New scientific review: Fracking may negatively impact children’s respiration

Approximately 85% of all new wells for the BC liquified natural gas (LNG) industry require hydraulic fracturing (fracking) to be accessed. Fracking is the process by which previously inaccessible natural gas is forced out of rock formations by pumping millions of litres of clean water, mixed with sand and many potentially hazardous chemicals, into the earth.

Though gas exploration has been occurring in BC for decades, particularly in the Northeast, the use of hydraulic fracturing is fairly recent. Fracking’s long-term health consequences are not well understood. However, 87% of air quality studies find elevated air pollution and potential adverse health implications. Maryland, USA, is the latest jurisdiction to halt fracking on health grounds.

A recent study by Dr. Ellen Webb of the Centre for Environmental Health indicates that air pollution emissions associated with unconventional oil and gas operations (such as fracking), including ozone, benzene (a known carcinogen), formaldehyde and particulate matter, may have negative lung impacts for children. Children, from birth to adolescence, may be more vulnerable to air pollution due to their still-developing respiratory systems, narrower airways and higher chances of exposure.

Ground-level ozone, created when airborne chemicals from fracking and diesel fumes react with sunlight, has been reported at levels higher than recommended by public health standards in fracking areas. These levels can lead to inflammation in the respiratory system and reduce lung function in children. Warm sunny days, when children are most likely to be outside, are associated with the highest levels of ozone, and there is a strong correlation between days with high ozone and emergency hospitalizations for asthma.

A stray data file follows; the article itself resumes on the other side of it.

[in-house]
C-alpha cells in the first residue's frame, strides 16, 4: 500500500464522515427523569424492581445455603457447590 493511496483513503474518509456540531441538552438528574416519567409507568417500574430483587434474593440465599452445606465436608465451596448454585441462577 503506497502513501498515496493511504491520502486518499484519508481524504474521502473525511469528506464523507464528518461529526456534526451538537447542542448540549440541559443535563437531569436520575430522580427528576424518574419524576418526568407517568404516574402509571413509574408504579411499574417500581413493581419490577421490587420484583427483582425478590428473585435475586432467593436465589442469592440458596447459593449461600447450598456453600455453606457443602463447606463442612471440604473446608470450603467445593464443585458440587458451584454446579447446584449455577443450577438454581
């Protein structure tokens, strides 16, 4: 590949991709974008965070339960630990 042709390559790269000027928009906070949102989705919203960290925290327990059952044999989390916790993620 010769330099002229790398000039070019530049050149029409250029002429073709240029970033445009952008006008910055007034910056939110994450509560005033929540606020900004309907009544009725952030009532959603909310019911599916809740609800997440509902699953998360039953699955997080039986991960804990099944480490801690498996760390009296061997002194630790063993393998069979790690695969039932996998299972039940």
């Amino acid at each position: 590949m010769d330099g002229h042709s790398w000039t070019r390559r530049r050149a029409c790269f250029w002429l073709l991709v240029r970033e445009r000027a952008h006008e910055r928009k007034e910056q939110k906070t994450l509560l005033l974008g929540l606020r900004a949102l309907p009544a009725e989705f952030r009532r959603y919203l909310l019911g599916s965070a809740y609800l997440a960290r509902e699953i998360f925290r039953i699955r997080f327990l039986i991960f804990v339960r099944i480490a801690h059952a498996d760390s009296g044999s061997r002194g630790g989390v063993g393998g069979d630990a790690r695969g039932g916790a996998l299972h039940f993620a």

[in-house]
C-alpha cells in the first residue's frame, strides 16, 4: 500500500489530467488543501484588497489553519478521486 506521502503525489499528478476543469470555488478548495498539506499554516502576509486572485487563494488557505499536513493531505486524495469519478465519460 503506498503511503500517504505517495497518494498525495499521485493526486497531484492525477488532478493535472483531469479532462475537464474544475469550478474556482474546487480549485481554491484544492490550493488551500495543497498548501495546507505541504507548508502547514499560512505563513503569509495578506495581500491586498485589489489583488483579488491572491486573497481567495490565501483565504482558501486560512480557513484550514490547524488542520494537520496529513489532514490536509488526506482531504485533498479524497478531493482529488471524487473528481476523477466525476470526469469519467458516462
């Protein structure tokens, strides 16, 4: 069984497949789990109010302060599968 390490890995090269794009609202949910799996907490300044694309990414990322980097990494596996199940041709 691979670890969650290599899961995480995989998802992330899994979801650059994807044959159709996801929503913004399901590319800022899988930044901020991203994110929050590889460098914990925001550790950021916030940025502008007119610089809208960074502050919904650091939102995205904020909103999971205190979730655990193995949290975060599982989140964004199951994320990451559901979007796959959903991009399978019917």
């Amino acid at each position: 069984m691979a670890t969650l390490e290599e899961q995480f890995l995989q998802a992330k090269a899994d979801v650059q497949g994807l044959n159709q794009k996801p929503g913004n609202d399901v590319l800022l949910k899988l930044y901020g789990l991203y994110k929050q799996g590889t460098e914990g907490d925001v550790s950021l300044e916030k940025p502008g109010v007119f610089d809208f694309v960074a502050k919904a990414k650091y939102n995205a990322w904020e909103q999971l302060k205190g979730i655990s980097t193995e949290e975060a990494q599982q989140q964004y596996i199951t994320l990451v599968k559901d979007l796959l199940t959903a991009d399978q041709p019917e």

Particulate matter (PM), produced during fracking, is a mixture of small solid particulars, heavy metals, radioactive materials and other organic chemicals suspended in the air. PM can travel far distances to be inhaled and is associated with airway inflammation, onset and worsening of asthma, and decreased immune response leading to pneumonia. The authors suggest childhood exposure to PM may lead to cancer later in life.

Benzene and formaldehyde, both of which have been found at concentrations exceeding health standards, are associated with chest discomfort, difficulty breathing, wheezing, reduced heart function and asthma.

Though we cannot prove a causal link between fracking and air pollution-induced child illness, the evidence from the majority of studies indicates negative health effects. The Canadian Association of Physicians for the Environment has called for a moratorium on fracking in BC, which may be a proactive way to protect children’s health.

Read the full study

Thanks to Amy Anne Lubik for this information.